Save your family time and money

8 Ways to Avoid Probate

Want to save your family money and hassle? Read this book!

You might have heard that you should "avoid probate"—but you might not be sure why, or how!  This book gives you the answers, showing you easy ways to spare your family the hassles of probate court.  Learn how to avoid probate by:

  • naming beneficiaries for valuable assets
  • using a living trust
  • creating transfer-on-death deeds
  • setting up pay-on-death designations for bank accounts, securities and vehicles
  • and more

You'll have peace of mind, knowing you have saved your family money and time.

See below for a full product description.

  • Product Details
  • Probate court proceedings after a death can drag out and cost tens of thousands of dollars in attorney and court fees—money that would otherwise have gone directly to your loved ones.

    This topselling guide shows you the most effective ways to skip the probate process:

    • name payable-on-death beneficiaries for financial accounts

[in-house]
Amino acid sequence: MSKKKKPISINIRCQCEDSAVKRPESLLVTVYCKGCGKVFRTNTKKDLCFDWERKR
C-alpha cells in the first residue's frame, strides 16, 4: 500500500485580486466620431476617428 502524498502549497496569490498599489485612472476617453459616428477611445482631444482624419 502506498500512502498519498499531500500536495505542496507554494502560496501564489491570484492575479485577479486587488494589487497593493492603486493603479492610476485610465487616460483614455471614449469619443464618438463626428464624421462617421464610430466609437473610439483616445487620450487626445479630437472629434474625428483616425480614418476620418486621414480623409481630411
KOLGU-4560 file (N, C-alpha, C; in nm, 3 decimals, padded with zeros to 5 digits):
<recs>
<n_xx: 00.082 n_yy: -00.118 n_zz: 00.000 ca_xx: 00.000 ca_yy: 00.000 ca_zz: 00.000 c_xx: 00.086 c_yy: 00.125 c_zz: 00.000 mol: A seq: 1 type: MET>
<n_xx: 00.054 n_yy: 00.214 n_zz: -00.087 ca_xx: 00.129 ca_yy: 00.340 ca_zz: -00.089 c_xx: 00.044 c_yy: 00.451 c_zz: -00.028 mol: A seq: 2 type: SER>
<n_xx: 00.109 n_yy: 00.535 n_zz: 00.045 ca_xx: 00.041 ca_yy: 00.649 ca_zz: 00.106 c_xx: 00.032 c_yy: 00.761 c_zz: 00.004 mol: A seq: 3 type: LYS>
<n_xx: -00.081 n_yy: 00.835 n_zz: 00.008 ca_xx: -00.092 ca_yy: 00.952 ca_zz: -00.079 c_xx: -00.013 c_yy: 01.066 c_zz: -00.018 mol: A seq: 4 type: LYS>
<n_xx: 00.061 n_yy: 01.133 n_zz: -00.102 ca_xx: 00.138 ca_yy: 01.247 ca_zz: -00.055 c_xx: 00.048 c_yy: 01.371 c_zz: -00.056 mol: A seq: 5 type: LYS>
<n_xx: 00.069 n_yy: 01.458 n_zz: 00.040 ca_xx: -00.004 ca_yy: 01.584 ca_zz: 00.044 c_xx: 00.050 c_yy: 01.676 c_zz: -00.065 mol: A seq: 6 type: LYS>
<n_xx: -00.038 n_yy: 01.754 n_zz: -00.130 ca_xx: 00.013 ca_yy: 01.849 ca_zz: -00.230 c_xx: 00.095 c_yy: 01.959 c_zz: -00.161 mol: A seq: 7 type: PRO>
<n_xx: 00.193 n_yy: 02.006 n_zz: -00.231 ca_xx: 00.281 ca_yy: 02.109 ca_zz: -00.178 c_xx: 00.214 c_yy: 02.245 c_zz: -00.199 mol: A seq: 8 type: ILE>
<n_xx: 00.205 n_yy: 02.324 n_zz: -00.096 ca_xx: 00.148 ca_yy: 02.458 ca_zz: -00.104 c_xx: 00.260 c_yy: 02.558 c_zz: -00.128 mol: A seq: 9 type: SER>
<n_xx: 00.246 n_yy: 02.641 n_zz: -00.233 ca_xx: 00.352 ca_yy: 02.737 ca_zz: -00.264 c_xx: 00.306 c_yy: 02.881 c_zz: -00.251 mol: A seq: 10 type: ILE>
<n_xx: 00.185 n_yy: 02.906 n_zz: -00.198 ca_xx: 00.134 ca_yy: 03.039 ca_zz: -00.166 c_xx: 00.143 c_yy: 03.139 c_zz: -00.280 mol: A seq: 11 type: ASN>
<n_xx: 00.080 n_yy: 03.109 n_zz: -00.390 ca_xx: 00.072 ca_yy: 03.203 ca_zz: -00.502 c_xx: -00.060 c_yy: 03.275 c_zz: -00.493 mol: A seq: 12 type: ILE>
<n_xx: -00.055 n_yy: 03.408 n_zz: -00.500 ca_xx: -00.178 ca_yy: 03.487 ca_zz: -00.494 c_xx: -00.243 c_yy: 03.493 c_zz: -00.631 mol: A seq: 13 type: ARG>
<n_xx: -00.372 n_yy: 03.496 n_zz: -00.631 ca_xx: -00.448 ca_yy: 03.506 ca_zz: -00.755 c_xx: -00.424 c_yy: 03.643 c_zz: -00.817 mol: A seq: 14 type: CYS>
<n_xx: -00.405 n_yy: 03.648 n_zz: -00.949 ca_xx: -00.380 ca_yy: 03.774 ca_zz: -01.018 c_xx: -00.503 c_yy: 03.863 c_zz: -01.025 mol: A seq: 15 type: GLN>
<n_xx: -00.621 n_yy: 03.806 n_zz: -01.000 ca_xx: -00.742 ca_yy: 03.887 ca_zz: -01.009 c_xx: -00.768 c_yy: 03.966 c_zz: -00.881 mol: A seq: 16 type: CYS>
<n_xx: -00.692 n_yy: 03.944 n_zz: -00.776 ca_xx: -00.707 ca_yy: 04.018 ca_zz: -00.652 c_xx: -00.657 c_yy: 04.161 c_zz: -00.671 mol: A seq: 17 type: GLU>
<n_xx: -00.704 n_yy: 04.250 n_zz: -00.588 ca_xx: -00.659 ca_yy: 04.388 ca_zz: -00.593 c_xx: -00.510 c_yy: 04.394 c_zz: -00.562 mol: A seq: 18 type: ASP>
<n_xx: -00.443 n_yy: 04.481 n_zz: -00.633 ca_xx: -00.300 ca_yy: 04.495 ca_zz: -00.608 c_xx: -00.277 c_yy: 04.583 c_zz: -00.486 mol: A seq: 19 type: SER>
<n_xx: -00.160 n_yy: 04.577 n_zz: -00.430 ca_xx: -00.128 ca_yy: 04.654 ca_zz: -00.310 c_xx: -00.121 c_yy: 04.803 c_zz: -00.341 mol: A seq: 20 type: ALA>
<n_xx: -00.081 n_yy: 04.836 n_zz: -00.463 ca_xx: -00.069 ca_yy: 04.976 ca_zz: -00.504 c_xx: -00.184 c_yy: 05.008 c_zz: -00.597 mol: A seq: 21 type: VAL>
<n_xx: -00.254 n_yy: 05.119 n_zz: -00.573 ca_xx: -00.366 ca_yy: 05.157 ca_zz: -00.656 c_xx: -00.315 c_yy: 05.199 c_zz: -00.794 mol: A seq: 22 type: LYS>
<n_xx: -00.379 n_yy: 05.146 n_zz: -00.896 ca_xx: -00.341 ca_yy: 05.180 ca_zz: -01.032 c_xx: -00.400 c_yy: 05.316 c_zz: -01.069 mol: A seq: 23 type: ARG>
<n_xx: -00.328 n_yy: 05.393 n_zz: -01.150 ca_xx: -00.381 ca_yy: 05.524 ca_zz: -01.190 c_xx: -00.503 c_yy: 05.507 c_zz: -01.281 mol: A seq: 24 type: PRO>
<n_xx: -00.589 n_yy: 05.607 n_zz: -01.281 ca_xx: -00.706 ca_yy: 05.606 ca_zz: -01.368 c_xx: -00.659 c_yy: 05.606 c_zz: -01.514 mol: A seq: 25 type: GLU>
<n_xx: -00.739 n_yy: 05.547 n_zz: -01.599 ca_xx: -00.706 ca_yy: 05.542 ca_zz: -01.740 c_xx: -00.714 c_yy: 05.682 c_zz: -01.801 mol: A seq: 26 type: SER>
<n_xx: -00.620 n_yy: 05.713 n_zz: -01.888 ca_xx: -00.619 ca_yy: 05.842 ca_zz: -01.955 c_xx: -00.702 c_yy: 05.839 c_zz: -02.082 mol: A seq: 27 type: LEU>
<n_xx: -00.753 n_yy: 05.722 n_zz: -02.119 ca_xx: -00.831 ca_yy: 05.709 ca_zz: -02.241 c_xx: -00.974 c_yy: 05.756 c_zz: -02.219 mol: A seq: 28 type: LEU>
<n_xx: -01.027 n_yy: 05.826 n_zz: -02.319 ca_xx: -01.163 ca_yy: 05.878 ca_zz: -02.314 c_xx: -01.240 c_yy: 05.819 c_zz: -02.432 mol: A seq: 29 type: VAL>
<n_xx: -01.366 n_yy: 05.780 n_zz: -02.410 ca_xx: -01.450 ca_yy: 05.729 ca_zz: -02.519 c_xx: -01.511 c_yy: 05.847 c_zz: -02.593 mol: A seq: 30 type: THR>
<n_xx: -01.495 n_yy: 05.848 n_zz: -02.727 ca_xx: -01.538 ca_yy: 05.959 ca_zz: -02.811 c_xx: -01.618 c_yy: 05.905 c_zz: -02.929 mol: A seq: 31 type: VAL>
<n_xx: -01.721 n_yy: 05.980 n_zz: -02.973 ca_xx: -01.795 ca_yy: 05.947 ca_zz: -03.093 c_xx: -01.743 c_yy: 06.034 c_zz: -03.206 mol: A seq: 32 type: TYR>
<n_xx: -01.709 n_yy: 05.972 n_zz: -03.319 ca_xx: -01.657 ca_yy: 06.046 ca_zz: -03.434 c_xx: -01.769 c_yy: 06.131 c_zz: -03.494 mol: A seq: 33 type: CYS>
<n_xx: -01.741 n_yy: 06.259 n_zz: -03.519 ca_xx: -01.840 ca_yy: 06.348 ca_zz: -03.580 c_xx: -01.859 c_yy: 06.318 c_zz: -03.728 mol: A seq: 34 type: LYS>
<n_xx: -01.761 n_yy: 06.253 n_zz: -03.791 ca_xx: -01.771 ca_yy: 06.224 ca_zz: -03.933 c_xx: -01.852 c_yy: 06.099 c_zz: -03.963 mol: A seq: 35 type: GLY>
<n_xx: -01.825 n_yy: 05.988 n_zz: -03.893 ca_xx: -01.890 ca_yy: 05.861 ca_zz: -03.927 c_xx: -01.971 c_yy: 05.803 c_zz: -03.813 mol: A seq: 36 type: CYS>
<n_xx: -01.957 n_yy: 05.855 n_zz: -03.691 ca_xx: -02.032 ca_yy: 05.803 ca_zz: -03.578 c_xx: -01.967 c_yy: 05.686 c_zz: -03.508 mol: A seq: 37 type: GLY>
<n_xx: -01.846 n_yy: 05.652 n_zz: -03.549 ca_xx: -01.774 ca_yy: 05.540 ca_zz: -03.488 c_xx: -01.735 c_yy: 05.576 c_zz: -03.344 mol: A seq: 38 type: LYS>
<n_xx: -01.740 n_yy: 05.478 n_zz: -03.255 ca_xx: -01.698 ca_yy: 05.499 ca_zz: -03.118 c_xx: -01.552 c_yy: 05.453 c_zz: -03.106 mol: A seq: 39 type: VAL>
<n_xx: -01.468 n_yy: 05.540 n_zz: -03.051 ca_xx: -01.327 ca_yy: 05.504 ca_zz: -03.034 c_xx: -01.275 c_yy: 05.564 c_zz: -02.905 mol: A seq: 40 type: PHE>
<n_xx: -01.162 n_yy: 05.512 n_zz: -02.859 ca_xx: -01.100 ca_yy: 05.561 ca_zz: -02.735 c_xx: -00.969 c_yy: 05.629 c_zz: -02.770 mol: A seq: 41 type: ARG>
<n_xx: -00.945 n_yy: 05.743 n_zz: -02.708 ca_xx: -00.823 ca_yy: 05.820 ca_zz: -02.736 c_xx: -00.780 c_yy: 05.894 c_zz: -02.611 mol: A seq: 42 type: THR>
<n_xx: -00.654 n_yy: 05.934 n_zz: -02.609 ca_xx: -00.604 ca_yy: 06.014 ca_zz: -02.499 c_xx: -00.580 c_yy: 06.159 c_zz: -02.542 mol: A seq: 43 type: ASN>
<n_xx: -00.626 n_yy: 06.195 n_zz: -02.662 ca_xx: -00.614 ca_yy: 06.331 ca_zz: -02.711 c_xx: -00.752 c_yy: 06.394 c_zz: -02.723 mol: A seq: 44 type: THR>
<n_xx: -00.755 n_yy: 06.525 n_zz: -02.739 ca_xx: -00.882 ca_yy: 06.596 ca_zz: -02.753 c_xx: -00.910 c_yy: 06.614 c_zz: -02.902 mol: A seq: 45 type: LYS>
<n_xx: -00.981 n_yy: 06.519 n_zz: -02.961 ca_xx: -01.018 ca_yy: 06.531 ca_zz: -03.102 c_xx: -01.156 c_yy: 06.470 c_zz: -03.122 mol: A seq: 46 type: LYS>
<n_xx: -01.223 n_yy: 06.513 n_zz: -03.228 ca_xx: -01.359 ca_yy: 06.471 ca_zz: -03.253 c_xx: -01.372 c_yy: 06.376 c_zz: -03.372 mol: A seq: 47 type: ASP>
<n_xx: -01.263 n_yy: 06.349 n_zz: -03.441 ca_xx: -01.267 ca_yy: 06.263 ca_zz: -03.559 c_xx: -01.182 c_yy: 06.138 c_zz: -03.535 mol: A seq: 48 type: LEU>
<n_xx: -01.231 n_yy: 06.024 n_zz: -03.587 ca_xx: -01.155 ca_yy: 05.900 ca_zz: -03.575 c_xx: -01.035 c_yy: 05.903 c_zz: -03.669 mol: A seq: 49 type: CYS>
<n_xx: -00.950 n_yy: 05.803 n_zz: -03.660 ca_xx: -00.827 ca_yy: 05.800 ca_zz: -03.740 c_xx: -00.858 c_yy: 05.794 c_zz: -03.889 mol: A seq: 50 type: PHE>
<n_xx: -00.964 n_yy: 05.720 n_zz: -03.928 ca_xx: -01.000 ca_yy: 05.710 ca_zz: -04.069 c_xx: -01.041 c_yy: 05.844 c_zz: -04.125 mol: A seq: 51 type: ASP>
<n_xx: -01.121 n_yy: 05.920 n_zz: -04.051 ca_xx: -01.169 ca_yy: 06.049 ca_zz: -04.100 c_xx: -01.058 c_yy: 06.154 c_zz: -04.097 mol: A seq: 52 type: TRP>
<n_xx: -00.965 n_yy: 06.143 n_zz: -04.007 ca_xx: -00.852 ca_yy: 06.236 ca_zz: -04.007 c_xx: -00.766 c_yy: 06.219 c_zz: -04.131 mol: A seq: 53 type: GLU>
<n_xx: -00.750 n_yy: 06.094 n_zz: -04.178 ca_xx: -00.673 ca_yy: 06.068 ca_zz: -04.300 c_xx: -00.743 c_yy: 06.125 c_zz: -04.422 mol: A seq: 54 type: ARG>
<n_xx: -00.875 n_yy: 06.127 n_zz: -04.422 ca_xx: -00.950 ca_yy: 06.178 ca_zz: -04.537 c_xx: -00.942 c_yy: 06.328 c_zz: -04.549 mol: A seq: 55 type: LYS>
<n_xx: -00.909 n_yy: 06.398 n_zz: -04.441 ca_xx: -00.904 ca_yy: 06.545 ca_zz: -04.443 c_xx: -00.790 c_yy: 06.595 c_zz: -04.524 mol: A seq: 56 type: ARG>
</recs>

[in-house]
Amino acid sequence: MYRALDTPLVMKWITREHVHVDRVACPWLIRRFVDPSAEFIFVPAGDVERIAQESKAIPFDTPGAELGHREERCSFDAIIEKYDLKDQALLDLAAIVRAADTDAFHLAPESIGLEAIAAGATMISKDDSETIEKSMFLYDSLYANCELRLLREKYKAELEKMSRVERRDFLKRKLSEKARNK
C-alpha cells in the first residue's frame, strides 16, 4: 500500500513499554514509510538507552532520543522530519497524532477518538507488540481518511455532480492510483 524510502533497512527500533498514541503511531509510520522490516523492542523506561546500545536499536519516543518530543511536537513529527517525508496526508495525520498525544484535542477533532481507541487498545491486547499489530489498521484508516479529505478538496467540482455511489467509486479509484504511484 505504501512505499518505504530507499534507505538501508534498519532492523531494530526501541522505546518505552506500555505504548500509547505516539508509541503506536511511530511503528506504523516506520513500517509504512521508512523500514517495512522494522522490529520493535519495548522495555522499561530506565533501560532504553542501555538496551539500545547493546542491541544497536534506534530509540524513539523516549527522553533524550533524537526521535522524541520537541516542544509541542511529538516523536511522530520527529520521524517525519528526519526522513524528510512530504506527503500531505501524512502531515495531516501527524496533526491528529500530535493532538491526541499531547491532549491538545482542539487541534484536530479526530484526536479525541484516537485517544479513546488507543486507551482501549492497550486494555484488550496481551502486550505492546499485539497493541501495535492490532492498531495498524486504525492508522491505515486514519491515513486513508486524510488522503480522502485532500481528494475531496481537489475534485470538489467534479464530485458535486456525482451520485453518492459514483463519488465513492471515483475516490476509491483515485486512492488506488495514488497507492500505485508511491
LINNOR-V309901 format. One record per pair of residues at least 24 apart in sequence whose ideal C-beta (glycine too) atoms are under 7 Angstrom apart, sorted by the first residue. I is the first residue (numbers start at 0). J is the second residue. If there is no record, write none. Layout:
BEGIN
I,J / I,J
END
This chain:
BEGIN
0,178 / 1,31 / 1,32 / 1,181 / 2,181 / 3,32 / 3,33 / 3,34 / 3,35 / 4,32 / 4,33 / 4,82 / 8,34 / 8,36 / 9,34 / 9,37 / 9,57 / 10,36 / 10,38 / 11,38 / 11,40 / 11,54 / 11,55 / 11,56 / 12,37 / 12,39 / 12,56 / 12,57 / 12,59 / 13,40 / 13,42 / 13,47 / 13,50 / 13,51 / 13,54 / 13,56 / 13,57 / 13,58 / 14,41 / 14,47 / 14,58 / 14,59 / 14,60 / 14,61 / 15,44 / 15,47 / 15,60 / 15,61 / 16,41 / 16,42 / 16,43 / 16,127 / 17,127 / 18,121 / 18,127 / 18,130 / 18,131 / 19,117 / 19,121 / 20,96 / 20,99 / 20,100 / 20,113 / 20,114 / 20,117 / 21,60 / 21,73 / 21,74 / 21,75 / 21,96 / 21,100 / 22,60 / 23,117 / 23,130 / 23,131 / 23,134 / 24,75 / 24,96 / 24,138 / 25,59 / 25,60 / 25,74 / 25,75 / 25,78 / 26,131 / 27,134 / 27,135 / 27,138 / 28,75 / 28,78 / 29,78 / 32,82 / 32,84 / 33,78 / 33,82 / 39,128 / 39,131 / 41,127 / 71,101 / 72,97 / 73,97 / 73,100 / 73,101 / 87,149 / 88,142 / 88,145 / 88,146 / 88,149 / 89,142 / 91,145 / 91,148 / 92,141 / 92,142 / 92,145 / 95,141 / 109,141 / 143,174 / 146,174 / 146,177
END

• own property jointly
    • leave real estate with transfer-on-death deeds
    • use a living trust
    • name the right beneficiaries for IRAs, 401(k)s, and other retirement plans, and
    • use probate shortcuts for small estates.

    Completely updated, this edition includes the latest state laws on probate avoidance methods, and covers all the estate-related impacts of the recent changes to federal rules on retirement distributions.

    “When it comes to self-help legal stuff, nobody does a better job than Nolo.”—USA Today

    “…complete details for each state…”—Los Angeles Times


    Number of Pages
  • About the Author
    • Mary Randolph, J.D. · UC Berkeley School of Law

      Mary Randolph earned her law degree from the UC Berkeley School of Law. She is the author of The Executor's Guide: Settling a Loved One's Estate or Trust8 Ways to Avoid Probate, and other books about law for nonlawyers. She has been a guest on The Today Show and has been interviewed by many publications, including the Wall Street Journal, the Los Angeles Times, the San Francisco Chronicle, and more.

  • Table of Contents
  • Introduction: Thinking About Probate Avoidance

    • Is It Worth Your While to Avoid Probate?
    • What Probate Avoidance Can’t Change
    • Comparing Probate Avoidance Methods
    • A Lick of Common Sense

    1. Set Up Payable-on-Death Accounts

    • The Paperwork
    • Adding a POD Designation to a Joint Account
    • Choosing Beneficiaries
    • If a Beneficiary Dies Before You Do
    • If You Change Your Mind
    • Claiming the Money